This one seems too obvious a choice perhaps, anyway the search continues, now where did I leave that bloody sellotape...

Moore on Wellington

Charles Moore ex editor of the Telegraph (who I listened debating at Wellington college a couple of weeks ago) has published his perspective on the evenings talk in a recent Spectator article.



Here is the relevant part of the article (the rest of his piece there is on other topics)

On Sunday night, I went to Wellington College to defend God. The Almighty does not need human help, of course, but I was asked to oppose Professors Richard Dawkins and A.C. Grayling, and — with Lord Harries, the former Bishop of Oxford — propose the motion that ‘Atheism is the new fundamentalism’. I had hoped that the audience would consist largely of the stalwart pupils and parents of Wellington, which would have had our side in with a chance. But in fact the event was run by the brilliant, Notting-Hilly debating organisation Intelligence Squared. This meant that 1,500 people turned up, cramming the vast sports hall. It also meant that the Wellington clientele was swamped by a very different crowd. I could see at a glance that the atheist fundamentalists were present in force. The side of the angels got a paltry 363 votes and that of the apes got 1,070. It was good-humoured and well-chaired, so I have no complaints. But more than I had realised, it is indeed the case that there is a movement of militant, fundamentalist atheists — well-organised, self-righteous and derisive, rather like Gay Pride marchers. Indeed, just as homosexual activists co-opted the word ‘gay’ for their cause 40 years ago, so the grooviest atheist gang call themselves, self-regardingly, Brights. They campaign for, among other things, ‘full and equitable civic participation’ for those with their ‘naturalistic world-view’. My impression is that they have got a lot further than most people realise. For example, they are now making it very hard for faith schools to teach faith, or select the children of the faithful or, ultimately, to exist at all. They want religion to be tolerated only as what they call a ‘private’ opinion, by which they mean that it should have no space in the public sphere, rather like Roman Catholicism in 18th-century Britain, or Judaism in most Arab countries today. I think a big battle is beginning and, at the moment, religion is losing.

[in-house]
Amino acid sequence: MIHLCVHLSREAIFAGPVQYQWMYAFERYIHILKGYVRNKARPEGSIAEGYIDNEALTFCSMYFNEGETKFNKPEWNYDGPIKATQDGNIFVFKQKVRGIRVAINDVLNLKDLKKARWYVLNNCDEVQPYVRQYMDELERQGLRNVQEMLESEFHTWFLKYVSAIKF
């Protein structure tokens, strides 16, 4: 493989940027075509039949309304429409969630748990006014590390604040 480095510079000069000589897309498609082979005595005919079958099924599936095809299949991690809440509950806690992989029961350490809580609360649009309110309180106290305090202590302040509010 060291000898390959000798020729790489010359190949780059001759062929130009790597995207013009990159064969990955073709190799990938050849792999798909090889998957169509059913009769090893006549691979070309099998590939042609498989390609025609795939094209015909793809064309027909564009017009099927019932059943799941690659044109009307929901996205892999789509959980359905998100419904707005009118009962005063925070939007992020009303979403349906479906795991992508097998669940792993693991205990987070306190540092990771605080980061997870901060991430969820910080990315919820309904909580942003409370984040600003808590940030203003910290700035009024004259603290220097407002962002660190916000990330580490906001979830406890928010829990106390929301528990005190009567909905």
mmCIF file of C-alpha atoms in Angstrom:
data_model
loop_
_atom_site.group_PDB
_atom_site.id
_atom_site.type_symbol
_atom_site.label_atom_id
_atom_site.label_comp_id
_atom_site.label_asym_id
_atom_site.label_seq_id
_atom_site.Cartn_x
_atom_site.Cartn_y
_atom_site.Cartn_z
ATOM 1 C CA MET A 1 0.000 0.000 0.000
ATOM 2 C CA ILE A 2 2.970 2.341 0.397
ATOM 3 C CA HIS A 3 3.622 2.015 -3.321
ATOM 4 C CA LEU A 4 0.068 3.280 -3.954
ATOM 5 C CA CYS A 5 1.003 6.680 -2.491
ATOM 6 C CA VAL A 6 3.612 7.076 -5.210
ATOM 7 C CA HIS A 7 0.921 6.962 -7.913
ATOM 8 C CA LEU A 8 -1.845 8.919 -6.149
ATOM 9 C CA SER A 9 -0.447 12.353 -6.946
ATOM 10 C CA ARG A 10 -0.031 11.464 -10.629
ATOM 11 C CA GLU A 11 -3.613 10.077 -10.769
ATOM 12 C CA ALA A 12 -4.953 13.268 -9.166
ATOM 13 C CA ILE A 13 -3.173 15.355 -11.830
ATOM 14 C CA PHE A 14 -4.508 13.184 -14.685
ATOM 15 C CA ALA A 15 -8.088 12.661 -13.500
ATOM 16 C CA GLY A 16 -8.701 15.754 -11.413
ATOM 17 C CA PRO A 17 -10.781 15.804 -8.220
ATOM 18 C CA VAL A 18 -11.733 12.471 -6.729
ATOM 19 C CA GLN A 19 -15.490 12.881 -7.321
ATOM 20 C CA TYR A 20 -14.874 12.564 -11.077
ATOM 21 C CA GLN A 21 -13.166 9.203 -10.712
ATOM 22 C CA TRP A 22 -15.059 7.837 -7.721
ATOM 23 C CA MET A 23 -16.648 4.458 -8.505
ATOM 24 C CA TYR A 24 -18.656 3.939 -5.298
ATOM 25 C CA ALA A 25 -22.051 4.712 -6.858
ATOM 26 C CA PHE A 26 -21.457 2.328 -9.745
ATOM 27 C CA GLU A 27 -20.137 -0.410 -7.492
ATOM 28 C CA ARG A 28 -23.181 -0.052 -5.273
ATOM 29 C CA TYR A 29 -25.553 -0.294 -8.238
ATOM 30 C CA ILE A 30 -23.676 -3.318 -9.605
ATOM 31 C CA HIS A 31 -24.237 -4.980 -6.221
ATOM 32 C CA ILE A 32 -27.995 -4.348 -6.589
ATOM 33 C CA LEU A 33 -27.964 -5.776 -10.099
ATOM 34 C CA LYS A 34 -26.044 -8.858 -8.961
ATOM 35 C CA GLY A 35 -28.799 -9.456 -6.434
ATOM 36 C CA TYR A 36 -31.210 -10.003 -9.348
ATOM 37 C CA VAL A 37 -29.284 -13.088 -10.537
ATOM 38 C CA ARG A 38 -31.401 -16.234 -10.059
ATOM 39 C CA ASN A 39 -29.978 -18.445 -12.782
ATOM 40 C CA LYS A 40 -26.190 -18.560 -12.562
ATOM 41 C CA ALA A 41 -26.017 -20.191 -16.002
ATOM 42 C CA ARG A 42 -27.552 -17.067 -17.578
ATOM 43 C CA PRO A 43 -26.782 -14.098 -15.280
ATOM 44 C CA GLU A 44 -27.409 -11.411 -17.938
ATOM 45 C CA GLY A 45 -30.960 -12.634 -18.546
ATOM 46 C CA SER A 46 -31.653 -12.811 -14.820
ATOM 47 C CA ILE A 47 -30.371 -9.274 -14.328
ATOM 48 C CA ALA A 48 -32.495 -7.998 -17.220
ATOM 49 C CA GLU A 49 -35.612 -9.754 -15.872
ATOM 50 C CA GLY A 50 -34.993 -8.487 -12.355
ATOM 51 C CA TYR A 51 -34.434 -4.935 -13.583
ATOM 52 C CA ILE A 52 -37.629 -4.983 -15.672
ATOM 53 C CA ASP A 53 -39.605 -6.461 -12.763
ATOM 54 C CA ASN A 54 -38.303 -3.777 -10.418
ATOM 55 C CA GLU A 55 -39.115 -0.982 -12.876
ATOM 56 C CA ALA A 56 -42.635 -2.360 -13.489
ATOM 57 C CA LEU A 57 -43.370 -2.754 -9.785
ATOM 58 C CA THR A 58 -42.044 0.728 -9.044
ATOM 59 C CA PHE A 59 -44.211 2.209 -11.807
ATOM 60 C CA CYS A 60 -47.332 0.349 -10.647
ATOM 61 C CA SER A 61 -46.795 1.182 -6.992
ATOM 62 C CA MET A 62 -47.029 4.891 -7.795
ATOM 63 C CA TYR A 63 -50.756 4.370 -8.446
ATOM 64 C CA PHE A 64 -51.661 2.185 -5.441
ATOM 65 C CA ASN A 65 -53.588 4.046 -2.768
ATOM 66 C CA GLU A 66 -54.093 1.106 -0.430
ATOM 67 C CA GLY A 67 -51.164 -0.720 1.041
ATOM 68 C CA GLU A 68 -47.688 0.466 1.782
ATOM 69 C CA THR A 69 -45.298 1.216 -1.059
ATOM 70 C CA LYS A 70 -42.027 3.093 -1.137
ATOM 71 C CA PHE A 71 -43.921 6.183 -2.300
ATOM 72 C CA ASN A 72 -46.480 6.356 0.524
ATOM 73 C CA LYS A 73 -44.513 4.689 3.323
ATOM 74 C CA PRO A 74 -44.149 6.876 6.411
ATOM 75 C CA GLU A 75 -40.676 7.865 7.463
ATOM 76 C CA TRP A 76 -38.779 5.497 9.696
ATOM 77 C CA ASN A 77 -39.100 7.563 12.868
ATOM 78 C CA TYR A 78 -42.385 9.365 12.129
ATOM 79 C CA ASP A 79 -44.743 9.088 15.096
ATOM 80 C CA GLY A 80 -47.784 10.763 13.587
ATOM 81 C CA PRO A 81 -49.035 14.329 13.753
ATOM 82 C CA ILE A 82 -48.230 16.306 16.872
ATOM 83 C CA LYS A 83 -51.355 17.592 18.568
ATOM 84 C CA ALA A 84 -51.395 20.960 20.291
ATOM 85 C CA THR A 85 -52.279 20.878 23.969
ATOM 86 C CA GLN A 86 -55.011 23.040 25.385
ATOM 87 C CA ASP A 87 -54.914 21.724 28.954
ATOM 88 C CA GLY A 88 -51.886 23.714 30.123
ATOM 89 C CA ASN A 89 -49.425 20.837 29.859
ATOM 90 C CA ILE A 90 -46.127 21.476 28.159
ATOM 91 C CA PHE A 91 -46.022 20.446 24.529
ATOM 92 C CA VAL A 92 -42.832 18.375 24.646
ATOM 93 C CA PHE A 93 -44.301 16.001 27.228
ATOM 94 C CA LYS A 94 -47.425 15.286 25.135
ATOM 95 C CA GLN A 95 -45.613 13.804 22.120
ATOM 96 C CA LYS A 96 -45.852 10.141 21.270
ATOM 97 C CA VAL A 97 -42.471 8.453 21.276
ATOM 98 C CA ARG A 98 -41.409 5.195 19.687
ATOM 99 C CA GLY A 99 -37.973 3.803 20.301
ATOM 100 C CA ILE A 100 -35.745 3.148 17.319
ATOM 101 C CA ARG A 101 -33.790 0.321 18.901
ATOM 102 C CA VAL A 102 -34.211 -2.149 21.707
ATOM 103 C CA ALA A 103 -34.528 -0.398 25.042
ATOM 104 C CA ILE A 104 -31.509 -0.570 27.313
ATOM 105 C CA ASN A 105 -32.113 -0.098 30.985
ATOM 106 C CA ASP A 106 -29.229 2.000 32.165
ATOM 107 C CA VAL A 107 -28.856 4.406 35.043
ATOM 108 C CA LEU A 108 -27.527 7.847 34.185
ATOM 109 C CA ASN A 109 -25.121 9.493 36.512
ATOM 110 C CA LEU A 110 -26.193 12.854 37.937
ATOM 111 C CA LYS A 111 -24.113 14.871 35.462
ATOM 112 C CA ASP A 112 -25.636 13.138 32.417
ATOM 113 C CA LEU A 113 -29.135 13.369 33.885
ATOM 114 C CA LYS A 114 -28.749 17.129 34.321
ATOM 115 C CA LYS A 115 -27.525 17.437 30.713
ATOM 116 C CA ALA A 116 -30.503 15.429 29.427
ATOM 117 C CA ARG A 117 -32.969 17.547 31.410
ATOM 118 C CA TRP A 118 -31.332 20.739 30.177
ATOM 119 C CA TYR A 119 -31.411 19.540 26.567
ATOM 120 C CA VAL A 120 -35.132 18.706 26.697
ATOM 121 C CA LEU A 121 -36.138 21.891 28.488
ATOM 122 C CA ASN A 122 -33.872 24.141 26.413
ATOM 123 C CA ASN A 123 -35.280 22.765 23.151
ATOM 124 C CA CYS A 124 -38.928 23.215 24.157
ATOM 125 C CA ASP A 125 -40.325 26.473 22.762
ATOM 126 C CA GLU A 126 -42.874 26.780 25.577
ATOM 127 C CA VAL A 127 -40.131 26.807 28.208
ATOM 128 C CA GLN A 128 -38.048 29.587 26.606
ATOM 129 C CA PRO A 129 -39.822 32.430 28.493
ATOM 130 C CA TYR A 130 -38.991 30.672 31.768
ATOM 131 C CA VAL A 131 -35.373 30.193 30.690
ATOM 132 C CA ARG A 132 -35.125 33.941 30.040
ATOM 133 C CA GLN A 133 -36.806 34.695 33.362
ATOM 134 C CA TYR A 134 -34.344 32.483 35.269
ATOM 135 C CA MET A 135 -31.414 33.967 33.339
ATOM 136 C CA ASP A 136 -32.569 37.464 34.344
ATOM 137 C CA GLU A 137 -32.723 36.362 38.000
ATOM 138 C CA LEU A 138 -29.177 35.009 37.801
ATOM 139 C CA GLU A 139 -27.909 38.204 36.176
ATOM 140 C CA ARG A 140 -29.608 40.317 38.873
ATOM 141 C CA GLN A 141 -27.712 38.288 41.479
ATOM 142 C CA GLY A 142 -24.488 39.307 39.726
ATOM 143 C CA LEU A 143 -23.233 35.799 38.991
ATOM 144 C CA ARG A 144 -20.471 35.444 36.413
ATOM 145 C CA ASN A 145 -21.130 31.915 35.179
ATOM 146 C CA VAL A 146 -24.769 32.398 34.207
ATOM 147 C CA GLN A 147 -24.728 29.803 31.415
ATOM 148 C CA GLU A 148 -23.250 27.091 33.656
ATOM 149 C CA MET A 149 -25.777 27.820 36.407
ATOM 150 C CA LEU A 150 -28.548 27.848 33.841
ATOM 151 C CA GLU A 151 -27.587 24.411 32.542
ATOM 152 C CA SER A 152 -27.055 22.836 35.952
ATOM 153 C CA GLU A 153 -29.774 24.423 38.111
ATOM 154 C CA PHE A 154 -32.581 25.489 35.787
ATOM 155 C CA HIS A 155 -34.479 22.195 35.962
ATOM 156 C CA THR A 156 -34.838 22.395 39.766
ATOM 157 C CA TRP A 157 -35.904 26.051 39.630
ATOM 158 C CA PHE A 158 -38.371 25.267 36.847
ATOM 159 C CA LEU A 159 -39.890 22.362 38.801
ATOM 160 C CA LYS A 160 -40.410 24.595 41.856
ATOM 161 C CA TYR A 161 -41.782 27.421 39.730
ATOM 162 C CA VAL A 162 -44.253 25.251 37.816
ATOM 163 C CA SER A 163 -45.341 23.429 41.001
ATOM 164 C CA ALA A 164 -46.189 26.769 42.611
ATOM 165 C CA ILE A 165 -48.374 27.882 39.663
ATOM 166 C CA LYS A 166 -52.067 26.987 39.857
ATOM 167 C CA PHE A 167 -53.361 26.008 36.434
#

Professors Dawkins and Grayling seem to be the Moody and Sankey of this movement. They play, as it were, the favourite hymns, and they do it very well. Professor Dawkins, in particular, has rock-star status. Fans hail his sallies rather as black congregations in the Deep South shout ‘Ay-men!’ when they like what the preacher is saying. But, with his mellifluous voice, distinguished grey hair, slightly old-fashioned forms of expression and high opinion of his own abilities, Professor Dawkins reminds me of nothing so much as an old-school Anglican bishop. Winding up, he gave a little picture of himself lying down, staring at the Milky Way, and feeling a sense of ‘gratitude’ for the great mystery of the universe. It was very stirring, but to whom, in the absence of a God, was he grateful?